Volunteers take water samples at Moores Creek

Published 6:26 pm Monday, March 11, 2019

VALLEY — On Saturday, about 20 people attended a short presentation from the Chattahoochee Riverkeeper and Moores Creek Project to learn how to sample the creek for high levels of E. Coli.

After the quick talk, the individuals separated into teams to take samples of the creek and return them to Hannah Bradford, watershed protection specialist with the organization.

“We want to get a snapshot in time for water quality in Moores Creek,” she said. “It will help us pinpoint sites that may need for attention.”

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Bradford said the data collected Saturday will also allow Riverkeeper to send out volunteers to take regular samples if needed.

She said Moores Creek covers 18 square miles in Valley, Lanett and Huguley, and it has been listed for sedimentation, pathogens and fecal coliform by the Environmental Protection Agency. The volunteers were mostly testing for E.coli Saturday afternoon. High levels could be from farms or dog parks, but also from sewer spills and issues with infrastructure, Bradford said.

“Anywhere you go there are problems with sewer infrastructure because it gets old faster than people can sometimes fix it,” she said. “We help cities and municipalities find these problems a little bit quicker, so we don’t have sewage going into our environment.”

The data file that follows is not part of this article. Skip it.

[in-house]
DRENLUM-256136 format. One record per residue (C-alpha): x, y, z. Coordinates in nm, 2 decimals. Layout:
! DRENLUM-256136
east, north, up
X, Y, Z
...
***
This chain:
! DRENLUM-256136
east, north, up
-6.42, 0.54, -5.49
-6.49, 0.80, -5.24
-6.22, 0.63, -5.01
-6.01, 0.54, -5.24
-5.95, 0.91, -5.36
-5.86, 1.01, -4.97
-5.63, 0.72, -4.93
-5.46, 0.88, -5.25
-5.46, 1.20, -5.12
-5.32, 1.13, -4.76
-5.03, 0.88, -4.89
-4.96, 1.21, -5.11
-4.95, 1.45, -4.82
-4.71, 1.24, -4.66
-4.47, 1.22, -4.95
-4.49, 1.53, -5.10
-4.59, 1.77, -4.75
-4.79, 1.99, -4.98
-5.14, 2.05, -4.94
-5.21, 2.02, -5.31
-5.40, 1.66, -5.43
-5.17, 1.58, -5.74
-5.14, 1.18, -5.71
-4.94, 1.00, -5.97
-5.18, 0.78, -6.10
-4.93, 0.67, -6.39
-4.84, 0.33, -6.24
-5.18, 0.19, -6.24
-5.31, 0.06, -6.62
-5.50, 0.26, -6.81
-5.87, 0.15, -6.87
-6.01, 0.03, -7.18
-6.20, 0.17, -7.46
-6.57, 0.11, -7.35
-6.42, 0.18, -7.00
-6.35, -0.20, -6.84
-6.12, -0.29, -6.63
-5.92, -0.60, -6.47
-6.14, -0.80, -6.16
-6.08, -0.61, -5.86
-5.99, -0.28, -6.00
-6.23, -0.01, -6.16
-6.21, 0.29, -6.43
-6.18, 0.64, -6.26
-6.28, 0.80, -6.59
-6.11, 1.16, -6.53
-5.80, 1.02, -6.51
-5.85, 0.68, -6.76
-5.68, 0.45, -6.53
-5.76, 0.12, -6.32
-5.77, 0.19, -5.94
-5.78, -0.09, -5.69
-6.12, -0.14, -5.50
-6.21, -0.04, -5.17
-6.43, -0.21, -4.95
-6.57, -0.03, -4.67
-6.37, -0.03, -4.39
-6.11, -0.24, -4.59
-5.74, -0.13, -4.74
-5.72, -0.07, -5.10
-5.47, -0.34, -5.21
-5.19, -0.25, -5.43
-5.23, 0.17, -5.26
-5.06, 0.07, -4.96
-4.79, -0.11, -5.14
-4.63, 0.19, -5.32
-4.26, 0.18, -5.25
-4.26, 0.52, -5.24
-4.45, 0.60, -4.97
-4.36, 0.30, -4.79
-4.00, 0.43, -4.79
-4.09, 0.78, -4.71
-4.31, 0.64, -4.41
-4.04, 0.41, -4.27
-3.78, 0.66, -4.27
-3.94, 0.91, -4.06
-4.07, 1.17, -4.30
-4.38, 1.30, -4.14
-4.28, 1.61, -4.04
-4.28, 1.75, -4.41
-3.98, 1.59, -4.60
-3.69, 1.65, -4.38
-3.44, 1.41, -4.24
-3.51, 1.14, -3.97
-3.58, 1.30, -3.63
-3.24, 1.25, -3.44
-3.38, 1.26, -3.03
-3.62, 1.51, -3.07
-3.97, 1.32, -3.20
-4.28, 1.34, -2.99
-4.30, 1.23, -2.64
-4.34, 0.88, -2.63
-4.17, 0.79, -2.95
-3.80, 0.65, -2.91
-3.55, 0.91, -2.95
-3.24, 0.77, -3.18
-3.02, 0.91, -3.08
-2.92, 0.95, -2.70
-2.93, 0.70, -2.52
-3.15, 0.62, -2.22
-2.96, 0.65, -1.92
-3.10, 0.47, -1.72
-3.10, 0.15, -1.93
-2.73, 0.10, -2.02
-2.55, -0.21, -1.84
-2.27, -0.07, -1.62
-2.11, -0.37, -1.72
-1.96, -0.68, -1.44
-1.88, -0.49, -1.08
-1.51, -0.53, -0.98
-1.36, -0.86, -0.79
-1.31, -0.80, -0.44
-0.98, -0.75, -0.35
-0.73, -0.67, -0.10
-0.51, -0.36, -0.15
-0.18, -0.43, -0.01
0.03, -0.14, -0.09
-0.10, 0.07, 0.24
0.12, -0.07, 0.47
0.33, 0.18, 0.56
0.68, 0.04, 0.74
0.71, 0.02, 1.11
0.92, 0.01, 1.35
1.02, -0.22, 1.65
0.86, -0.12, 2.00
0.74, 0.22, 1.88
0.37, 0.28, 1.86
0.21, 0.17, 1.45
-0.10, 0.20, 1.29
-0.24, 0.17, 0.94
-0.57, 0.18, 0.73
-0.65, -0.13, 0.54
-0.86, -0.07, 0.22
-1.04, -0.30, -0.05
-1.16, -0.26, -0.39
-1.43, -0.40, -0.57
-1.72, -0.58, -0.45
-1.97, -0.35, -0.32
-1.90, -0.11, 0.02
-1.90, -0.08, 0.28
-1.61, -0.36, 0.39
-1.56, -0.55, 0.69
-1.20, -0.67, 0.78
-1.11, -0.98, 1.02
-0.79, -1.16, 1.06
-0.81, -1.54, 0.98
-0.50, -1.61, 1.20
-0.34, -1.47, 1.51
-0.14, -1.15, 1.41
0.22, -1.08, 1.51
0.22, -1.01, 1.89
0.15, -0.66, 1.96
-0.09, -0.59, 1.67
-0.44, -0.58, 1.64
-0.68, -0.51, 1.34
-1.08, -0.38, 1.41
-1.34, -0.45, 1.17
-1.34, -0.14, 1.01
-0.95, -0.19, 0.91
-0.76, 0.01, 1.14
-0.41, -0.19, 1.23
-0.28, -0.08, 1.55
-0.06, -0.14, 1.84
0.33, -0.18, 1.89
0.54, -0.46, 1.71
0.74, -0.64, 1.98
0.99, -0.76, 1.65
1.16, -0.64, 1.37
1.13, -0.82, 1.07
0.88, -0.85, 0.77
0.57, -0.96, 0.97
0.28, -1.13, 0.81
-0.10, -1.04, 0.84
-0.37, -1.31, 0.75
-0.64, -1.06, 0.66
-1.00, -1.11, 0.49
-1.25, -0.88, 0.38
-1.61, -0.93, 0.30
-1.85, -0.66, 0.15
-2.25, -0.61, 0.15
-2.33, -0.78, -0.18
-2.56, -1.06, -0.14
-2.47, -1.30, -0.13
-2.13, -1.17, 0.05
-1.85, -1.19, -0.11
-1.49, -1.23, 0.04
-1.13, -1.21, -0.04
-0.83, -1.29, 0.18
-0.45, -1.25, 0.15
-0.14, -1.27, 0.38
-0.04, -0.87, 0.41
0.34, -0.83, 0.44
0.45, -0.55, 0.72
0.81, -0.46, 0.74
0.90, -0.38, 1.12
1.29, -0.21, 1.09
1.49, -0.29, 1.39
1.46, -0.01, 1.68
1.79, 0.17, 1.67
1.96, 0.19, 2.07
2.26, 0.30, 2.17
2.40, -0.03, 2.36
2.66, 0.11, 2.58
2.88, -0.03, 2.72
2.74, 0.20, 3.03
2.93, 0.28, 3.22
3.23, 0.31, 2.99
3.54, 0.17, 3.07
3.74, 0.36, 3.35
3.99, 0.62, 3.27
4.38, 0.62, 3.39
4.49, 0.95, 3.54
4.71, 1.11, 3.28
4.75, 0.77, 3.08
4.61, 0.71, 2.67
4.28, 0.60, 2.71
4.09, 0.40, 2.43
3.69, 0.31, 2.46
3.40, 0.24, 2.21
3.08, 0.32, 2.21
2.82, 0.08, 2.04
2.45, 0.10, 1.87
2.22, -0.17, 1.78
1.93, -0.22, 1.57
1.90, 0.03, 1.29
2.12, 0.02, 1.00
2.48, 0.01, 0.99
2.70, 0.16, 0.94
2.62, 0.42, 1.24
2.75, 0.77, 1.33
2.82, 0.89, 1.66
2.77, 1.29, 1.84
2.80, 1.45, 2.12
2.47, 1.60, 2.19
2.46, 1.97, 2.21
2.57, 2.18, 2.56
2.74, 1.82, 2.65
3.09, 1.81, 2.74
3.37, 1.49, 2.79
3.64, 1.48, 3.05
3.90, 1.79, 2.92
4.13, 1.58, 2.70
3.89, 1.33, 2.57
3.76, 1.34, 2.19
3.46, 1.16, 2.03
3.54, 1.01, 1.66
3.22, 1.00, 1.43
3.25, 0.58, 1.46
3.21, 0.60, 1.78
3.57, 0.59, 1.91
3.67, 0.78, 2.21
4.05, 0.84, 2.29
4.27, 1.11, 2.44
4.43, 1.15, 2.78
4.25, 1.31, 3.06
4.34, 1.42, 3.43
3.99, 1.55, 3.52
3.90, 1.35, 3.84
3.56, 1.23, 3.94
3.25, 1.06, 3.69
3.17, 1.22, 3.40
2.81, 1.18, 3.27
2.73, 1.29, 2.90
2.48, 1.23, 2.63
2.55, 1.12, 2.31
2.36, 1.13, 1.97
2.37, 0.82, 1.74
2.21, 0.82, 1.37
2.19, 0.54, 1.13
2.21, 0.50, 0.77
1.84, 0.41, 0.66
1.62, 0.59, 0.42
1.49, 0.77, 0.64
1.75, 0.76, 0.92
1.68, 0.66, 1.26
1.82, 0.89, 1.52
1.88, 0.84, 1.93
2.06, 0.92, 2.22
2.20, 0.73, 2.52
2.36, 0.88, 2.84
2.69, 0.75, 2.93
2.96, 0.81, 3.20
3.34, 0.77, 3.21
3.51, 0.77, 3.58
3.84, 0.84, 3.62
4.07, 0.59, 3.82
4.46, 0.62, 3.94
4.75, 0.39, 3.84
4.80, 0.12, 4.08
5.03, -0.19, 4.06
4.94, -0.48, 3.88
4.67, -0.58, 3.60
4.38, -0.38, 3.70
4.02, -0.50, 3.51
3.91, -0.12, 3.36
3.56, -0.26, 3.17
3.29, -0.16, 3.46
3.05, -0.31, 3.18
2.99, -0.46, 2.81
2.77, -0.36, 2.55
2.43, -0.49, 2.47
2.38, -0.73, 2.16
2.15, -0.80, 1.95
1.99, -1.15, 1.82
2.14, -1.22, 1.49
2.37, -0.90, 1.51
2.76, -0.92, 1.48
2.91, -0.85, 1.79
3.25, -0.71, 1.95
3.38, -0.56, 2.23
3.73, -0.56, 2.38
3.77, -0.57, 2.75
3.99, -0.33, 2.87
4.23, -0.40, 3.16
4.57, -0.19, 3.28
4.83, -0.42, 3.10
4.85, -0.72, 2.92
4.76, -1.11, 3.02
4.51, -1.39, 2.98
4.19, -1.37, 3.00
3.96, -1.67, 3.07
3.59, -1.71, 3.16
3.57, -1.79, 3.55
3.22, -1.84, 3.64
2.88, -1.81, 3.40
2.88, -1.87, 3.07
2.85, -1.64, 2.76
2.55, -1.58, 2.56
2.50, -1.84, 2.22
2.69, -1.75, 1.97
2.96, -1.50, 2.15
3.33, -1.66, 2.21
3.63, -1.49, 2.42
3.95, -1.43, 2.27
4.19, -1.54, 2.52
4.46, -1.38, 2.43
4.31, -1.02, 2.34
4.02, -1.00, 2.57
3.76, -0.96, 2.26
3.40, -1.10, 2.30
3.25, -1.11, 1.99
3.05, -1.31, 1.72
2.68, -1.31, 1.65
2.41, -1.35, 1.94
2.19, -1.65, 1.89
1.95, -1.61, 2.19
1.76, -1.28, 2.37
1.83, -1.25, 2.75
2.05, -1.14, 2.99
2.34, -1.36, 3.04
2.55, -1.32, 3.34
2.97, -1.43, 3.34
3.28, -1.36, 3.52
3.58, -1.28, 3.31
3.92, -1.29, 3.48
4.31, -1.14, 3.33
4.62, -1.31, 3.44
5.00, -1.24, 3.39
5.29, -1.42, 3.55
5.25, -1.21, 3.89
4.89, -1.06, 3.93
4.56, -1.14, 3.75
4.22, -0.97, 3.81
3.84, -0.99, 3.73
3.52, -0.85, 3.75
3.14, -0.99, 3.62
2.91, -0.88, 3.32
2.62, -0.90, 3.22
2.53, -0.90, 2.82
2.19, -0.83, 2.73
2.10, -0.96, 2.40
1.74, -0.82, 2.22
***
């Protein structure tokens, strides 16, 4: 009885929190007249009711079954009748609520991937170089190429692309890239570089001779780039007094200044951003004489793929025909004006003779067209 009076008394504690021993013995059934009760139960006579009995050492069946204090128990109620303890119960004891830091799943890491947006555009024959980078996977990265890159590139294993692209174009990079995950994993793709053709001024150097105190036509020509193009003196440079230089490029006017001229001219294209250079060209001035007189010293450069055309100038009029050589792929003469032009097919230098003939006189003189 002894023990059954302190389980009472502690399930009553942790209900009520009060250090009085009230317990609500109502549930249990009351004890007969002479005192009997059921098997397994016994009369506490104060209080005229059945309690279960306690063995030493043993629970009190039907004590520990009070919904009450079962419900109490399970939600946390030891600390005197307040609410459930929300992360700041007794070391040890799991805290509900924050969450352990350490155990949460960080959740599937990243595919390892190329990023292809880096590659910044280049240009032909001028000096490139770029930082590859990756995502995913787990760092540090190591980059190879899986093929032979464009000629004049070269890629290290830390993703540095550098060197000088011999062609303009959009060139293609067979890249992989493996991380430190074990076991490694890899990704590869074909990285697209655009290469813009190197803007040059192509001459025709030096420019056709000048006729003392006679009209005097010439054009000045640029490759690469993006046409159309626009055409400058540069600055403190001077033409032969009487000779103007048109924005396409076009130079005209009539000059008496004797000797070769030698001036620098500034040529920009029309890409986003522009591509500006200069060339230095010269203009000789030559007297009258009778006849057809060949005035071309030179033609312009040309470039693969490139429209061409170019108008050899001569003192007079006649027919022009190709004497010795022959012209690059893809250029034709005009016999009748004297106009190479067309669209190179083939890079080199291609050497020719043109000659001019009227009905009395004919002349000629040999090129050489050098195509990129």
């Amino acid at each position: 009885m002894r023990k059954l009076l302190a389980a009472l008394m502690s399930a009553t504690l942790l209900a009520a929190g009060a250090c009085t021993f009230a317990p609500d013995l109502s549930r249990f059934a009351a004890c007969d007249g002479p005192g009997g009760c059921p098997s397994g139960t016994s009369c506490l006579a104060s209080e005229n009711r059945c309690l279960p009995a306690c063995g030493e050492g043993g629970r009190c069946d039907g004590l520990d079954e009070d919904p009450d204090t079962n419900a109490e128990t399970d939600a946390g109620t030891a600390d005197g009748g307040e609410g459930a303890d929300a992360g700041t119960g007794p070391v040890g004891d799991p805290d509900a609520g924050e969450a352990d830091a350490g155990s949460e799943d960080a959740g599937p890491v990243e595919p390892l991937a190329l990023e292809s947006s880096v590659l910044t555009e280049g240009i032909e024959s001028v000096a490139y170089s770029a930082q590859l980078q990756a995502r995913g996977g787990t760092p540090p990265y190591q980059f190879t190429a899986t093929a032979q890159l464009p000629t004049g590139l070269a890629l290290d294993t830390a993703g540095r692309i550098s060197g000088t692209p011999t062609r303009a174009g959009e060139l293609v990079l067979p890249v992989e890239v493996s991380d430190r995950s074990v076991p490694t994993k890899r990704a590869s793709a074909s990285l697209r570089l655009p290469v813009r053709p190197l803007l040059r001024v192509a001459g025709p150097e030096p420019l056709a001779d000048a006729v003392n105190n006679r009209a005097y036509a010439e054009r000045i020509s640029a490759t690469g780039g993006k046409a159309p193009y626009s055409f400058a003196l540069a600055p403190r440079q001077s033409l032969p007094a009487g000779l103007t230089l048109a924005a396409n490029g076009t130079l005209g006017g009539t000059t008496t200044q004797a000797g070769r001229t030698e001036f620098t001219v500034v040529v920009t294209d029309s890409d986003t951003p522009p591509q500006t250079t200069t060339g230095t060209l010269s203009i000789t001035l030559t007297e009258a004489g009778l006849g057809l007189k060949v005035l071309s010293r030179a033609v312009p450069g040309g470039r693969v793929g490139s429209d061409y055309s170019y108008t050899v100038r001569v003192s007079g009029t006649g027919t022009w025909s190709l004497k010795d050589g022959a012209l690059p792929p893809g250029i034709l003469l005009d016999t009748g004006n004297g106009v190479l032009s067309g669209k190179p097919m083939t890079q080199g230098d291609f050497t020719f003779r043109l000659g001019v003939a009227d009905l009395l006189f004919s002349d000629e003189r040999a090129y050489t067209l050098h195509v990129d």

Alex James, watershed coordinator with the Auburn University Extension water quality program, as well as the Moores Creek project, said the information collected Saturday will help them if their previous stability measures were successful.

The project was awarded a grant for $500,000 by the Alabama Department of Environmental Management to restore a section of the creek near Veterans Memorial Parkway. James said the banks were falling in, which threatened infrastructure, like buried sewer lines and overhead power lines.

The project has been awarded another grant for $300,000, she said. The next grant will be a stabilization project for the section of the creek outside of Valley City Hall and a section near the Chambers County Emergency Management Agency building in Lanett.

James said volunteers with the project need to know what the quality of the water is before, during and after construction to tell them if they are successful with stability measures.

She said Saturday’s testing will also help them to know if Moores Creek’s water quality is improving.

She said the site that ADEM sampled didn’t meet water quality standards and ended up on the 303d impaired waters for the state, meaning it wasn’t clean water.

“If we want to get it off that list, we have to prove that anything we implement within the watershed we need to the data to support those are affected,” James said.

She said all the sampling will also go to ADEM and the state will come out and do a second round of sampling.

Although E.coli was on the top of the list for sampling, Bradford said they were also sampling for the cloudiness and conductivity of the water.

She said those results will give them a makeup of the creek, which can help them when there is an issue and what do to.

“It’s very important to know what our environment looks like and for people know when they are purchasing a house near a creek for property values,” she said. “Also, just for health reasons because if you want to take a dip in the creek, you should be able to.”

Bradford said the testing was done this past weekend in LaGrange and the results should be released shortly.